Does the industry need a kick start to get green packaging in gear?

By Simon Pitman contact

- Last updated on GMT

Does the industry need a kick start to get green packaging in gear?
Although many initiatives have been introduced by cosmetics companies to reduce their carbon footprint in recent years, new research suggests packaging is an area where things are still lagging behind.

There are a few frontrunners when it comes to sustainablity, according to market research company Organic Monitor, but the environmental impact of cosmetic and personal care packaging has been overlooked by many players who are invariably challenged by technical obstacles and the higher costs associated with such initiatives.

One company that is bucking this trend is Brazil-based naturals player Natura, which has made many green initiatives in recent years, but has also completed the picture by stressing eco-friendly packaging as part of its product development.

Natura’s Sou brand leads the way in green packaging

According to Organic Monitor, Natura’s new Sou skin care brand is the latest line out of the product development stable and has been developed with a clear emphasis on green packaging by incorporating 70 per cent less plastic packaging than standard containers of the same size.

Indeed, less packaging materials is proving to be the most popular means of reducing the environmental impact of plastics packaging, mainly because it also helps to reduce the amount of raw material used.

But what is often holding back this strategy for packaging designers is the fact that lightweighting the packaging often means that it is technically more challenging to produce and can often raise the unit price of the packaging by unit.

Alternative natural packaging materials

A few other companies are also experimenting with more sustainable materials, the market researcher points out, with materials such as bamboo and wood being occasionally incorporated into some brands’ packaging.

But these are the exceptions to the general rule, as ‘relatively few’ such developments with respect to packaging materials are currently hitting the market – with, once again, higher costs often proving the major reason to the low uptake.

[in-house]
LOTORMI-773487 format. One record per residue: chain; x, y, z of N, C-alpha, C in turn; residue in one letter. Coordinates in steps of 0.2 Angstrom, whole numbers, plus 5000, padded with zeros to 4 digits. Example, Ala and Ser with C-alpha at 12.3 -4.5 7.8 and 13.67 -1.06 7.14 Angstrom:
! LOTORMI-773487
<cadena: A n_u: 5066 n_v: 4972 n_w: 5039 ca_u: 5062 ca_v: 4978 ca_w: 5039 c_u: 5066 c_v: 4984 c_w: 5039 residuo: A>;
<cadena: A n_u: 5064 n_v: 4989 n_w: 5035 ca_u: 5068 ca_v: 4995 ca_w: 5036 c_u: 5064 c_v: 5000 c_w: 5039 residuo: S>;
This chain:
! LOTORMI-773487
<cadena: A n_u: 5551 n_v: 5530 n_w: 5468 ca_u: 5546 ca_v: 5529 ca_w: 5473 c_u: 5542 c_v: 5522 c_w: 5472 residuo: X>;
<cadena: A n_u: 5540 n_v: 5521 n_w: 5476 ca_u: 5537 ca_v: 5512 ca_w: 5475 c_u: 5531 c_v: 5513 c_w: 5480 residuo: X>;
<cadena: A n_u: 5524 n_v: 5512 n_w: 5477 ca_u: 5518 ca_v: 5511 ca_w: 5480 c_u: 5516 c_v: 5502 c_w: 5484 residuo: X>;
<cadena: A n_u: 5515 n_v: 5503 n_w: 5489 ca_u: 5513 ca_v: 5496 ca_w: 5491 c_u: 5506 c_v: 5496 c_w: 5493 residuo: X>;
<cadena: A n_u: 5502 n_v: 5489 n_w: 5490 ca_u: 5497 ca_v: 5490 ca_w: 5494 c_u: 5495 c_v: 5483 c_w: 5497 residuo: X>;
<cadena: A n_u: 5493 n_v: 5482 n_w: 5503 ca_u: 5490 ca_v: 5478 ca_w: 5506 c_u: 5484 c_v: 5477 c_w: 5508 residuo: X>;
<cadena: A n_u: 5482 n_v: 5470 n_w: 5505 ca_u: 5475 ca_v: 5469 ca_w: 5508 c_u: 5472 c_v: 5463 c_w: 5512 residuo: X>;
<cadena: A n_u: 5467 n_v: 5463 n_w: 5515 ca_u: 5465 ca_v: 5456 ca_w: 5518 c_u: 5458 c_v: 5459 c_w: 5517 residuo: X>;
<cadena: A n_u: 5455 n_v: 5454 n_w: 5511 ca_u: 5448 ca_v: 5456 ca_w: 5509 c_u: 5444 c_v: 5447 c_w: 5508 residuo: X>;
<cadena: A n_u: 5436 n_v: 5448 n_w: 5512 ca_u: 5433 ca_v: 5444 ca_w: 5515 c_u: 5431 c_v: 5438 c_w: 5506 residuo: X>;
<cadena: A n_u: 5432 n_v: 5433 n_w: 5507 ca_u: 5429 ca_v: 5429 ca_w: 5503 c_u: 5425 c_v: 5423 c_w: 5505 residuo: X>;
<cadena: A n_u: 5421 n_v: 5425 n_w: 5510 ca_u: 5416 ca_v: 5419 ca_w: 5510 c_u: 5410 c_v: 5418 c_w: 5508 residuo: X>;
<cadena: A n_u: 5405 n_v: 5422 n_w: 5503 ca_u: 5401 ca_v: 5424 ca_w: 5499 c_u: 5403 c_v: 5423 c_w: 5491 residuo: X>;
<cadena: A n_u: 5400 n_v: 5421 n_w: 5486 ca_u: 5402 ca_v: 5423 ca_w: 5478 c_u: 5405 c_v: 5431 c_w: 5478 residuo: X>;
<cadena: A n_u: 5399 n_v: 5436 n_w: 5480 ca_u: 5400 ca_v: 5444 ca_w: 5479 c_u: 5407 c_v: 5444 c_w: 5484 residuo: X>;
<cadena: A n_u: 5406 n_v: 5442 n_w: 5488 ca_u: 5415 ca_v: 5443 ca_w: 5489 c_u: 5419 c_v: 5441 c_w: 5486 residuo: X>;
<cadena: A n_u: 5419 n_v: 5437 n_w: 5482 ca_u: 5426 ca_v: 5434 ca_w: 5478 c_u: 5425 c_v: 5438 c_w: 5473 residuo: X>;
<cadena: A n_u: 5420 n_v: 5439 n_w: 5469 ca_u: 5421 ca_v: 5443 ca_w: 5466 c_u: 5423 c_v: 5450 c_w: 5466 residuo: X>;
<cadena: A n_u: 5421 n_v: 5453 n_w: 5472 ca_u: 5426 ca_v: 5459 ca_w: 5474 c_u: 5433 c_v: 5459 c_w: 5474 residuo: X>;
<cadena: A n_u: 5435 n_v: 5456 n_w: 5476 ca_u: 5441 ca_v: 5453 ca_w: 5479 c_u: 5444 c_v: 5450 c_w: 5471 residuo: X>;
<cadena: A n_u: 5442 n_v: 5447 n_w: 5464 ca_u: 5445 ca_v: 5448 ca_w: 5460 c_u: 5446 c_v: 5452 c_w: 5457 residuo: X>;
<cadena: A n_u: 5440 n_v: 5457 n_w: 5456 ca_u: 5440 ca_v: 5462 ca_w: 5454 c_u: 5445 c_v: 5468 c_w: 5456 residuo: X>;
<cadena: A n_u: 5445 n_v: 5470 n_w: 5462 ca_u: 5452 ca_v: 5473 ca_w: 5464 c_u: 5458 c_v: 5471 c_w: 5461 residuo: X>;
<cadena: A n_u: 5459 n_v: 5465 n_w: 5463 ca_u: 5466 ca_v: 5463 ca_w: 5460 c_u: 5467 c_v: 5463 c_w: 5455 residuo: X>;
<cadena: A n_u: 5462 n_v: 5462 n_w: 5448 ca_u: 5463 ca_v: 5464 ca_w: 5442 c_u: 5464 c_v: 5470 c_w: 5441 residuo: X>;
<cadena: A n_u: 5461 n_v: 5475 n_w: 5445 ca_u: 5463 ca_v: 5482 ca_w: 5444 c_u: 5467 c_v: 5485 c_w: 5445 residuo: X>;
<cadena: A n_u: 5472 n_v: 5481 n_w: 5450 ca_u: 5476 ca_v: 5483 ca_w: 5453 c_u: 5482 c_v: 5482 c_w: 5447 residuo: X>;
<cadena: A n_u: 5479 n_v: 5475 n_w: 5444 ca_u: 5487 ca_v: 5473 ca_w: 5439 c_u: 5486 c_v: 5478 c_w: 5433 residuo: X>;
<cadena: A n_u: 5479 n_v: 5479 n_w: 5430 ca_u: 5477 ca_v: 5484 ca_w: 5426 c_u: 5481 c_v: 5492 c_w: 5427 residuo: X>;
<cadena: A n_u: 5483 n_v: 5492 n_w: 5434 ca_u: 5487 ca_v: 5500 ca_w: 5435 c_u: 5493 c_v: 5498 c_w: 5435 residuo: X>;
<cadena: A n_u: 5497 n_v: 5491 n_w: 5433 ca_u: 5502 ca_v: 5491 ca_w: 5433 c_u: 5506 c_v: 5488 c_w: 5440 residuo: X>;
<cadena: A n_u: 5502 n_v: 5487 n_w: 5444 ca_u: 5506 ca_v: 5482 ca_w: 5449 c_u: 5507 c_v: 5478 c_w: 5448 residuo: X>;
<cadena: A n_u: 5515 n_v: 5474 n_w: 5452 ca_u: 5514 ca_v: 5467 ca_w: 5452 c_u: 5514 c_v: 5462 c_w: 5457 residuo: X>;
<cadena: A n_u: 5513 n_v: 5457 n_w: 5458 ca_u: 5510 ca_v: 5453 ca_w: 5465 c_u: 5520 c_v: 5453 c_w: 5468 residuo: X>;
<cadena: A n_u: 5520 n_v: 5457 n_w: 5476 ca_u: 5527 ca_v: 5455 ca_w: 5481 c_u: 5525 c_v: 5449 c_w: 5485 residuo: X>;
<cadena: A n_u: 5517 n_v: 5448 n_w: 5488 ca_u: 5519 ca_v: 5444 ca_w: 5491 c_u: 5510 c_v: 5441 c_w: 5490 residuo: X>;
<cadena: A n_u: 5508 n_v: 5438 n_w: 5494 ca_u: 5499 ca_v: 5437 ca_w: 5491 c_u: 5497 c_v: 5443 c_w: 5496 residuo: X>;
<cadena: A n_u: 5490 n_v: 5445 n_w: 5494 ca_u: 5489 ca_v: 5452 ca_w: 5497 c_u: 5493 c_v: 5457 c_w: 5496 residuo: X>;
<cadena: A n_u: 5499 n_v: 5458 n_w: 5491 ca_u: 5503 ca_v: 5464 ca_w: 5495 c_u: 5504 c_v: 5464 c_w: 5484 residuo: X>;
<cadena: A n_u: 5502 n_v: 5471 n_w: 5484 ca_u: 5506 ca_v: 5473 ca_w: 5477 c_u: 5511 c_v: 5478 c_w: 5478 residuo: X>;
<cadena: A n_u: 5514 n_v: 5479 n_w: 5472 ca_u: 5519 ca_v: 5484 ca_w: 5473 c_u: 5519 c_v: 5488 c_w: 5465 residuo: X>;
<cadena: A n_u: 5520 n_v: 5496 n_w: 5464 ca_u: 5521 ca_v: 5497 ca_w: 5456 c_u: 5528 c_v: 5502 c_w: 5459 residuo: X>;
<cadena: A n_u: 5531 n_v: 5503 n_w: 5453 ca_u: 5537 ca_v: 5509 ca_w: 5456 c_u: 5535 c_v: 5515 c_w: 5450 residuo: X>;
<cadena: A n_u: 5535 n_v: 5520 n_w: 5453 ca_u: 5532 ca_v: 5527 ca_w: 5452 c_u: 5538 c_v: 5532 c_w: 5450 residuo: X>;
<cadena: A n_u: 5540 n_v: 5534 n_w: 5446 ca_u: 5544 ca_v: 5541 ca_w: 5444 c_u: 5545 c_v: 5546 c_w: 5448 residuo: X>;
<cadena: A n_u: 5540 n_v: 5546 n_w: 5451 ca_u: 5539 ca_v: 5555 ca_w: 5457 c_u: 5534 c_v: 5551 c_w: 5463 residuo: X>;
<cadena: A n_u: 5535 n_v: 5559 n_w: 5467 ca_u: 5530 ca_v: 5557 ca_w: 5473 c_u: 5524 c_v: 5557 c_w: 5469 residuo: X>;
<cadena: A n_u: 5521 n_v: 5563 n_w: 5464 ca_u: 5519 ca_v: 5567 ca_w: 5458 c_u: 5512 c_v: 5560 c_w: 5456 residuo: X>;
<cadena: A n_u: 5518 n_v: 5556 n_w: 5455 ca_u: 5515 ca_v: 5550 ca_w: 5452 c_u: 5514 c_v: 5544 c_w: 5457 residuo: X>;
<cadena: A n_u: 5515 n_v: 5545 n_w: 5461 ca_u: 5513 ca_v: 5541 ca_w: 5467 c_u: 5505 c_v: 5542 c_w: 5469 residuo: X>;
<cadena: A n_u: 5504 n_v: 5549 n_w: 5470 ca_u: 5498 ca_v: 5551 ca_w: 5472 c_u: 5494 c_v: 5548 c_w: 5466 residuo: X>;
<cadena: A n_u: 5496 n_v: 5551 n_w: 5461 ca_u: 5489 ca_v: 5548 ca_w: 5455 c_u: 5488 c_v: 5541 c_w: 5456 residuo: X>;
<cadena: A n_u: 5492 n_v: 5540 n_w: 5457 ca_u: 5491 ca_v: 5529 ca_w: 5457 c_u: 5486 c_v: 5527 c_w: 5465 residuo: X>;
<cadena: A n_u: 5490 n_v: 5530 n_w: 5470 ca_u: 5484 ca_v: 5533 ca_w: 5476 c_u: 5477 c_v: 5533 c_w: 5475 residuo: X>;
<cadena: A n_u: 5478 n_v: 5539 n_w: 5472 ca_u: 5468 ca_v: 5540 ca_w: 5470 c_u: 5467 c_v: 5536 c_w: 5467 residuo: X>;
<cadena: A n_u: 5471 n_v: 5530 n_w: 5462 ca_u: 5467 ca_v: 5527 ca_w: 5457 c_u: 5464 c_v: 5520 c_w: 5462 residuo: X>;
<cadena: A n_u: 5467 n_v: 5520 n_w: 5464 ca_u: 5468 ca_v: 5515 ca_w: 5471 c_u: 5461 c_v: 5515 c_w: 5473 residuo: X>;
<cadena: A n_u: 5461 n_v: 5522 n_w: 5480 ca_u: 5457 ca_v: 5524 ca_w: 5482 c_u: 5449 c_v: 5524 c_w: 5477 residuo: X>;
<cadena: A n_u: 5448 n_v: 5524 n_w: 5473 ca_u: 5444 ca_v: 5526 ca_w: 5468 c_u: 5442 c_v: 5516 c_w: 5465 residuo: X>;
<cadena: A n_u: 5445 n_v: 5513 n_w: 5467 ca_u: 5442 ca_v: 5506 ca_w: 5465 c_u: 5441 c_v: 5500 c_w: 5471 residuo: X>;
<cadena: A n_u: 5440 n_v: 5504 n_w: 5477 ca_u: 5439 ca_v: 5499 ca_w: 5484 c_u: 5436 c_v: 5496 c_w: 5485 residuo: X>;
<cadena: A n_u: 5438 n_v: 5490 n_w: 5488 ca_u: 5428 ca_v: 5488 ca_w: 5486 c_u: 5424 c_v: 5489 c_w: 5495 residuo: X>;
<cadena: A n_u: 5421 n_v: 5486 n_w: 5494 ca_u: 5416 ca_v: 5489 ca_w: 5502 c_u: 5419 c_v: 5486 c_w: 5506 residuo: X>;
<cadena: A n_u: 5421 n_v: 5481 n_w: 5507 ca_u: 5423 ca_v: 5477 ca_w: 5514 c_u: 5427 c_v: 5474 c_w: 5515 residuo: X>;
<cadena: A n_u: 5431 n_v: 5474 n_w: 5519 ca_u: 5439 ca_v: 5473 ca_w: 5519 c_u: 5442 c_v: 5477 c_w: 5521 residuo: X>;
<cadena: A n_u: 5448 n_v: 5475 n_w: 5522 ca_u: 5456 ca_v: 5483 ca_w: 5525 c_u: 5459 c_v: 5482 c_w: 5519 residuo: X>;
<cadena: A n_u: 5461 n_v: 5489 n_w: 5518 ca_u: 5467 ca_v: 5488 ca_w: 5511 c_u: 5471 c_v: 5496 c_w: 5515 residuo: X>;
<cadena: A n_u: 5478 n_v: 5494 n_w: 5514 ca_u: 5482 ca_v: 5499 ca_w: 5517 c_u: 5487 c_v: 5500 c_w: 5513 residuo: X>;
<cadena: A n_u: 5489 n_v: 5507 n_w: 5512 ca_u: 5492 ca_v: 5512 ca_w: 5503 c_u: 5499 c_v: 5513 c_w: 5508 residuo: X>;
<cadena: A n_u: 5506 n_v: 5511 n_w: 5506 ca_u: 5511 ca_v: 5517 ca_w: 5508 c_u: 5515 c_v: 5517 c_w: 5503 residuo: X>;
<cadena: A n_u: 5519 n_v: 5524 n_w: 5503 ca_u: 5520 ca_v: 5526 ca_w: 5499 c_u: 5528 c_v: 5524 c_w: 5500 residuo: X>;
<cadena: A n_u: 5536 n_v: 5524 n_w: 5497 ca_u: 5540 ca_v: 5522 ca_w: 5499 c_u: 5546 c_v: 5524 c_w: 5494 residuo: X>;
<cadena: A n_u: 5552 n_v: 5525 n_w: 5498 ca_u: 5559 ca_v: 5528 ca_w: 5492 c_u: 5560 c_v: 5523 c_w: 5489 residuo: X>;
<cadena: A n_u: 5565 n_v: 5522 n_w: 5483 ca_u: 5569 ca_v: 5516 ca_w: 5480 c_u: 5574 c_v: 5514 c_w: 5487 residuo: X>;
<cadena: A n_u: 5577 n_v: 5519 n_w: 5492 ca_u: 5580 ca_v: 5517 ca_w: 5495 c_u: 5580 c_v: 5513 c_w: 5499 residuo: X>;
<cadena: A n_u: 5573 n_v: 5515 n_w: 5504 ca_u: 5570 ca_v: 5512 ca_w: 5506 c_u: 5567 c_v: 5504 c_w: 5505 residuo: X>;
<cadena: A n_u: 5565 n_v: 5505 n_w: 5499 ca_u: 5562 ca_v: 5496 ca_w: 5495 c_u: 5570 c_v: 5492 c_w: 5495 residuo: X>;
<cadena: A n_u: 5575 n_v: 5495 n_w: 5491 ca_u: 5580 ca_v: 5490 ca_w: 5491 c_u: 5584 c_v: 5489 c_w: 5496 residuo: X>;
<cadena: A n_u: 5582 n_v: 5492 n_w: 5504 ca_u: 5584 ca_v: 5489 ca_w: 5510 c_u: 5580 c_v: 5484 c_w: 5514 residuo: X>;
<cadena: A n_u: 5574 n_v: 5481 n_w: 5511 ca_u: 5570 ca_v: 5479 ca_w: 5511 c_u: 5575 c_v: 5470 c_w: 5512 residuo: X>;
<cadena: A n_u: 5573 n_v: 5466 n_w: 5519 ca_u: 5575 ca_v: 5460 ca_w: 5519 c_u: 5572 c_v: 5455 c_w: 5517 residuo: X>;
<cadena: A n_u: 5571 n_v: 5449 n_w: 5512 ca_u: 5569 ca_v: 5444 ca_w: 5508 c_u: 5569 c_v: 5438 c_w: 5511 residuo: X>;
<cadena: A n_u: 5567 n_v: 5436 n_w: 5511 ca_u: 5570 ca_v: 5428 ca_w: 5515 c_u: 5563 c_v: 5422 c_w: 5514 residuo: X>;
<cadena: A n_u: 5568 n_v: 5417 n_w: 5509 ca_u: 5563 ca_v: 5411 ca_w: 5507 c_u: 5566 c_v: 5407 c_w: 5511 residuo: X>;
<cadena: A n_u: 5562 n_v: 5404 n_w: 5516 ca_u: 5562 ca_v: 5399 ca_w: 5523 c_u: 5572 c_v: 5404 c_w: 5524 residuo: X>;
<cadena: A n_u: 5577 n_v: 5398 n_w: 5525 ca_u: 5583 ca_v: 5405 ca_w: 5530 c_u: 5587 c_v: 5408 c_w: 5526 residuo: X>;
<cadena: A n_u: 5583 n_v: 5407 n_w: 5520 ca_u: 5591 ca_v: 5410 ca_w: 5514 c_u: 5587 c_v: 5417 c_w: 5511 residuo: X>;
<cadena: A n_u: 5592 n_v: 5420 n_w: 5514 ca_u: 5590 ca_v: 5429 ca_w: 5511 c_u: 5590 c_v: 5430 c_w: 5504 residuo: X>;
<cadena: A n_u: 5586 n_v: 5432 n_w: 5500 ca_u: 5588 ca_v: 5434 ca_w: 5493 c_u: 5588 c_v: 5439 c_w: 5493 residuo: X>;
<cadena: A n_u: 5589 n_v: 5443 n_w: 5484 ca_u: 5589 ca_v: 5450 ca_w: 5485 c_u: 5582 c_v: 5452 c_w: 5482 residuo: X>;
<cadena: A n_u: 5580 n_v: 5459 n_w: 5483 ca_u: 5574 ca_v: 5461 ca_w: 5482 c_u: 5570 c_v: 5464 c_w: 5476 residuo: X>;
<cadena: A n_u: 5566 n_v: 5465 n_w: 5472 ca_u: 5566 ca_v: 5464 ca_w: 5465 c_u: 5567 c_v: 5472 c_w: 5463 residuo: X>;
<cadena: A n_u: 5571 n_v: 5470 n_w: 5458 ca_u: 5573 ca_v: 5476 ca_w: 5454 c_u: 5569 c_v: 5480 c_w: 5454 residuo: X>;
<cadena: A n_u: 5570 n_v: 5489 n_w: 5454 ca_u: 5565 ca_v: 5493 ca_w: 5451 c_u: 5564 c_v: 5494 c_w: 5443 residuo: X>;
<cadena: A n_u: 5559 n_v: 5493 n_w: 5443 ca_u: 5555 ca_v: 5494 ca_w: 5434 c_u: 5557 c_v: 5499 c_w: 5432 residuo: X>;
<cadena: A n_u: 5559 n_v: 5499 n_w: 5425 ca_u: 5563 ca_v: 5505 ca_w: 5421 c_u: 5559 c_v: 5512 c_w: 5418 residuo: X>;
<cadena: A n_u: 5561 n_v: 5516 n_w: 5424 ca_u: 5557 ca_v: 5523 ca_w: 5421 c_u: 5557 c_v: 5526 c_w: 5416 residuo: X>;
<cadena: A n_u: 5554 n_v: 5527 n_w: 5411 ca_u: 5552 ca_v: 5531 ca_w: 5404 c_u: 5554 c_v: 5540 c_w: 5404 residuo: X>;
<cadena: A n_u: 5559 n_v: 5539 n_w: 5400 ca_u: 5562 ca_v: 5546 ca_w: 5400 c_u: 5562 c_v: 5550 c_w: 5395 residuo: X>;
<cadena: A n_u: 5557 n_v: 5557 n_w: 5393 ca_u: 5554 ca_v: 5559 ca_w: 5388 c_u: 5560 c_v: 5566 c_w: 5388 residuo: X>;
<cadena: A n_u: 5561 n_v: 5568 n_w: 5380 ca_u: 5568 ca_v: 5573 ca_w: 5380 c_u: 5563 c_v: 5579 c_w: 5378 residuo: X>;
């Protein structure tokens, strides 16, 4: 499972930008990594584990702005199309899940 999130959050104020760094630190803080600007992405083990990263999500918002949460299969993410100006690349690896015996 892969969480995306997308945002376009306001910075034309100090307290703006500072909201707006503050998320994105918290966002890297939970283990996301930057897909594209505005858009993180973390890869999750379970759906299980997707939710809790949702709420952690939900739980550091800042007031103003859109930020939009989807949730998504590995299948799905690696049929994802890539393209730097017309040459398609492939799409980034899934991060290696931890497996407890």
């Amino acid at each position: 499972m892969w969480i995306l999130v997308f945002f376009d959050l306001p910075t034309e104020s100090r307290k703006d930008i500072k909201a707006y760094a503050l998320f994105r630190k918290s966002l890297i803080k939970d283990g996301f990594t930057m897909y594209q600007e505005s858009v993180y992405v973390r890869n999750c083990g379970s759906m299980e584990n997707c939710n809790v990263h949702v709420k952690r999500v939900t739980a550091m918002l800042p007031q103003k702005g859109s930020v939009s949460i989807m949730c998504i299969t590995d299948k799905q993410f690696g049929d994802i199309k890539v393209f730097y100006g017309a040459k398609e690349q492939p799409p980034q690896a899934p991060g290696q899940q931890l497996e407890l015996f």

Plant-based bioplastics are still on the horizon as an alternative packaging material, but Organic Monitor points out that there remains few examples of it on the market = P&G’s use of hybrid polymers for its Pro-V Nature fusion packaging being one of the few exceptions.

However, P&G’s major rival Unilever could be about to gear up to some big new initiatives, having started an overhaul of its environmental footprint with a promise to focus on packaging design that has been kicked off with the launch of a new compressed can for its deodorant portfolio that uses significantly less packaging material.

According to Unilever, the packaging is about one third of the size, reduces material and transportation costs and reduces the overall carbon footprint of the product significantly.

Recycling, instead of land fill

Manufacturing the packaging is only a part of the carbon footprint equation though, with recycling being the icing on the cake, but also one that proves to be one of the biggest challenges, as recycling options invariably depend on what is available to the consumer on a localized level.

To ensure that recycling takes places, a number of companies have introduced their own ‘in house’ recycling initiatives, with companies such as Estee Lauder’s Organix brand, and oral care brand Tom of Maine introducing programs to ensure their packaging can be recycled.

Organic Monitor says that many of these themes will prove a focal point to the forthcoming Sustainable Cosmetics Summits taking place in Latin America and Europe. For further details, please click here​.

Related topics: Packaging & Design, Packaging

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